Dental Infection And Abscess
Your mouth is of course a portal to the inside of your body, it is however, in spite of this, a relatively strong safeguard against infection. Your mouth and teeth are bathed in a constant wash of saliva which is strong enough to trap and deal with most incoming infections and rarely does invading bacteria that is breathed in manage to get hold of your teeth or gums. However, it is true that your teeth are packed with nerves and delicate fibres, which is why, a dental negligence, while only affecting a small area of the mouth, is very painful and can be debilitating.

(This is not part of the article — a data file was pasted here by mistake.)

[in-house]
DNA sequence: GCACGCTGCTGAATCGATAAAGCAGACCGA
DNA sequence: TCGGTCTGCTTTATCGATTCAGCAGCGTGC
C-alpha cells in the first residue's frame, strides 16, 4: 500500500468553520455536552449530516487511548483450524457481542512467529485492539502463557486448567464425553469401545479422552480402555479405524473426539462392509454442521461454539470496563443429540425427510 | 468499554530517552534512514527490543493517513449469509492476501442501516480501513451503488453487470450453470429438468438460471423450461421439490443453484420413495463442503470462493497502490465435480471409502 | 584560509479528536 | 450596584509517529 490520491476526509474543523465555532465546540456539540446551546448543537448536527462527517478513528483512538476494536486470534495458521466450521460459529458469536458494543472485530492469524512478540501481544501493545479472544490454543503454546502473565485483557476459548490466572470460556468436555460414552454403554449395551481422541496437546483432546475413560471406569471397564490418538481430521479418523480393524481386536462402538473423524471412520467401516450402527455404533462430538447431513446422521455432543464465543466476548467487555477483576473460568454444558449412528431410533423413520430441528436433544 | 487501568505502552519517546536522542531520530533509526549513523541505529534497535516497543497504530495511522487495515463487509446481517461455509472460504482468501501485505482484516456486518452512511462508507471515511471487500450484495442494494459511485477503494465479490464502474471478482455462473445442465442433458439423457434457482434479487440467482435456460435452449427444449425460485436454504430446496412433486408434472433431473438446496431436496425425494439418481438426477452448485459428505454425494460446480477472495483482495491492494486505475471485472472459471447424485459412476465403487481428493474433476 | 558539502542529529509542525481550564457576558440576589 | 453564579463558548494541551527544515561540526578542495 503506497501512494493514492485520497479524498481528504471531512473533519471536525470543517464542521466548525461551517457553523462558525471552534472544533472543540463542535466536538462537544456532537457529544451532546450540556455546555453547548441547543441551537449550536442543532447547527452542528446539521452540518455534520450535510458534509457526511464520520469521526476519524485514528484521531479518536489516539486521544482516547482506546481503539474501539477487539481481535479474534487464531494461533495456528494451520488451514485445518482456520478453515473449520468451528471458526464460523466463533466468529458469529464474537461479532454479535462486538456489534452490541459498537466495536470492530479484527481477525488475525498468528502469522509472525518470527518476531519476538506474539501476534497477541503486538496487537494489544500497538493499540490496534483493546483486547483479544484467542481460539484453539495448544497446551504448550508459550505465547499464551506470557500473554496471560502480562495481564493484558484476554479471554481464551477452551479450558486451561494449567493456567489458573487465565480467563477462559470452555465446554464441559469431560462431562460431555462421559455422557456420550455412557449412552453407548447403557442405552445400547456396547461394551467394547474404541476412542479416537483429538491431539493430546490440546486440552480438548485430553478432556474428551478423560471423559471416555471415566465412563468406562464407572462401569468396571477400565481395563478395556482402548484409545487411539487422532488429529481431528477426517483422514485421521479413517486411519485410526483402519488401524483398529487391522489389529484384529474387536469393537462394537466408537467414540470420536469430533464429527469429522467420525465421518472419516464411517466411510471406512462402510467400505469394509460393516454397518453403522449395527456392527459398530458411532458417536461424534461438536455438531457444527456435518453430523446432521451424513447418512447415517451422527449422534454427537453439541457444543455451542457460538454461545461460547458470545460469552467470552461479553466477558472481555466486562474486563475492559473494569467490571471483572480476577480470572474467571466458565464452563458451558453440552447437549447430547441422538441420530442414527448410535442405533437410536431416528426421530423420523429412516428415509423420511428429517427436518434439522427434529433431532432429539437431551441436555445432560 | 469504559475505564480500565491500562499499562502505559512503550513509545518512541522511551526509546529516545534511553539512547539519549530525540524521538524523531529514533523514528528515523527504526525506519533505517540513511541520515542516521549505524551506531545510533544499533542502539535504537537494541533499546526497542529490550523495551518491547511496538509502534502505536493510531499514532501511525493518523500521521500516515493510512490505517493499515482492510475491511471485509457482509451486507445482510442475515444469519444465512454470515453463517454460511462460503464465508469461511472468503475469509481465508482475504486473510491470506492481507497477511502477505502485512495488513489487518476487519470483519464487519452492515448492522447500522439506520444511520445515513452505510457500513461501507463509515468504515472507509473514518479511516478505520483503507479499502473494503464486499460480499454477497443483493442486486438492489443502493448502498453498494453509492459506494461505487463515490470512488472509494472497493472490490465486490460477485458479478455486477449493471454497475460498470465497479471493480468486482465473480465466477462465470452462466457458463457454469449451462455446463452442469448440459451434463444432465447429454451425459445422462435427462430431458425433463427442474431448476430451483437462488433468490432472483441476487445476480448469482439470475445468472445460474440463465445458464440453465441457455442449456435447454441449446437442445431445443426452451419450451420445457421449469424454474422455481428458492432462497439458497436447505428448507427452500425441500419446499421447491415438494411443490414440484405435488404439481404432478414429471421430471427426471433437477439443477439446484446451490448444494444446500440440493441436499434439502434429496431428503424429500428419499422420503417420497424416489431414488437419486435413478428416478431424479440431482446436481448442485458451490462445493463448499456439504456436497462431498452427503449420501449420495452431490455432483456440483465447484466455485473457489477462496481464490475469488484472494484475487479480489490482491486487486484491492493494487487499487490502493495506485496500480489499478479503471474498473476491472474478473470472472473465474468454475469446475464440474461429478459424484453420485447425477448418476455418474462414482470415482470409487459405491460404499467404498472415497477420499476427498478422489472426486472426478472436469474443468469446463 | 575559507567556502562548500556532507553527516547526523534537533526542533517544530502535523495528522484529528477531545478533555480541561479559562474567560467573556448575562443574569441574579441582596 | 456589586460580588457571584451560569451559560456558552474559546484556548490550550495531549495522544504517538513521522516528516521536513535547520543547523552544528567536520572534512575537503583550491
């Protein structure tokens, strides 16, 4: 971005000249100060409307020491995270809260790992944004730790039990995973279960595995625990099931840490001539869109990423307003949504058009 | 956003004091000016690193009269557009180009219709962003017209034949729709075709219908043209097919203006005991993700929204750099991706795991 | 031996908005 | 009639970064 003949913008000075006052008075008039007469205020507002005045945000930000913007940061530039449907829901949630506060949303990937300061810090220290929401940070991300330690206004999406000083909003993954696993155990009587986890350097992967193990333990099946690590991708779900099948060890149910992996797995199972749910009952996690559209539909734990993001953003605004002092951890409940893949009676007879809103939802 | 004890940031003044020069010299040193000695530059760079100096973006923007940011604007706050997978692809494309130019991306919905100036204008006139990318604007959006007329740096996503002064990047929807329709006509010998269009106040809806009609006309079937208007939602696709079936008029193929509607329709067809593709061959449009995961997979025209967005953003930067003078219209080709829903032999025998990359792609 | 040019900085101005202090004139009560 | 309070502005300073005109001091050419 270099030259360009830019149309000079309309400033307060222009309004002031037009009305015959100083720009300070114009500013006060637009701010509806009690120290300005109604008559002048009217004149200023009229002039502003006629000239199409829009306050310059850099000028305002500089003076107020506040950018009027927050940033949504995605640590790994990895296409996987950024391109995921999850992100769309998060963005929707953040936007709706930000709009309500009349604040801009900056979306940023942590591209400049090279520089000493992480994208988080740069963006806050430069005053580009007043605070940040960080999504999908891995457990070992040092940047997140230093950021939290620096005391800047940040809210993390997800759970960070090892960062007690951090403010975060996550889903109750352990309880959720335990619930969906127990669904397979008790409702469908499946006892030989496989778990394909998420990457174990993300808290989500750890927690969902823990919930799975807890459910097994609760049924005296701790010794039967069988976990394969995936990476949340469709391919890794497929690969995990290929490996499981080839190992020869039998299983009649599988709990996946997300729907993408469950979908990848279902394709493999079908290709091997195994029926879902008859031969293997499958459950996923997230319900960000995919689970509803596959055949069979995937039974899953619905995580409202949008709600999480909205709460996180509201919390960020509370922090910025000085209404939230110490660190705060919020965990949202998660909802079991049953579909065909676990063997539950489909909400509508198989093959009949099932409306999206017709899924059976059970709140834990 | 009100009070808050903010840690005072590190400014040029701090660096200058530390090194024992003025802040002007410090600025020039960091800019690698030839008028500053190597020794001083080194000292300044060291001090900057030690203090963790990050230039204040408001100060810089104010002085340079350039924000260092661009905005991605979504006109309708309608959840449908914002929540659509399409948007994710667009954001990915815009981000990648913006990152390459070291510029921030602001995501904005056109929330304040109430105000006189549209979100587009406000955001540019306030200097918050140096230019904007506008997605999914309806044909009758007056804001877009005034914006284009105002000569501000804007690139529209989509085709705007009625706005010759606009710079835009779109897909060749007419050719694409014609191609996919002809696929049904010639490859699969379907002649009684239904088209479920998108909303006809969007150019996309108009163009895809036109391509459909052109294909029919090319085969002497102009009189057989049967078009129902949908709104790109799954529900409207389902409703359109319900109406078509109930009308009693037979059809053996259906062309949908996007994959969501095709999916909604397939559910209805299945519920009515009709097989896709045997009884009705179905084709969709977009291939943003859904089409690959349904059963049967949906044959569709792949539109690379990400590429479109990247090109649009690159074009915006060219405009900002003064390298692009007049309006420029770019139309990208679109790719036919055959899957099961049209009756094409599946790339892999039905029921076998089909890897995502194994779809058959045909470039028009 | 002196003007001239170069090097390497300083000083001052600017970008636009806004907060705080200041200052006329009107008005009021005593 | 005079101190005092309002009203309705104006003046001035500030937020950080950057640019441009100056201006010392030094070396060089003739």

Dental infection and abscess though are frequently occurring infectious processes. The fate of the infection, it can be said is very much dependant upon the following factors; first, the virulence of the bacteria, then the hosts resistance factors, and finally the relative health of the individuals local anatomy (local that is to the site of infection). Acute dental abscess is what microbiologists refer to as a polymicrobial infection, meaning that it rarely is one sort of bacteria but a host of organisms that have different functions. Anaerobes, such as anaerobic cocci, Prevotella, Fusobacterium species, thrive in environments where there is no oxygen available, in some of these organisms may actually die off if oxygen is present (or introduced). There are also, what scientists would call facultative anaerobes, such as viridans group streptococci and the Streptococcus anginosus group. These creatures take whatever oxygen may be present and use it to construct a product called ATP. ATP is foodstuff which other bacteria may then feed on. Also various and numerous organisms have been identified as potential pathogens in a list too long to produce here.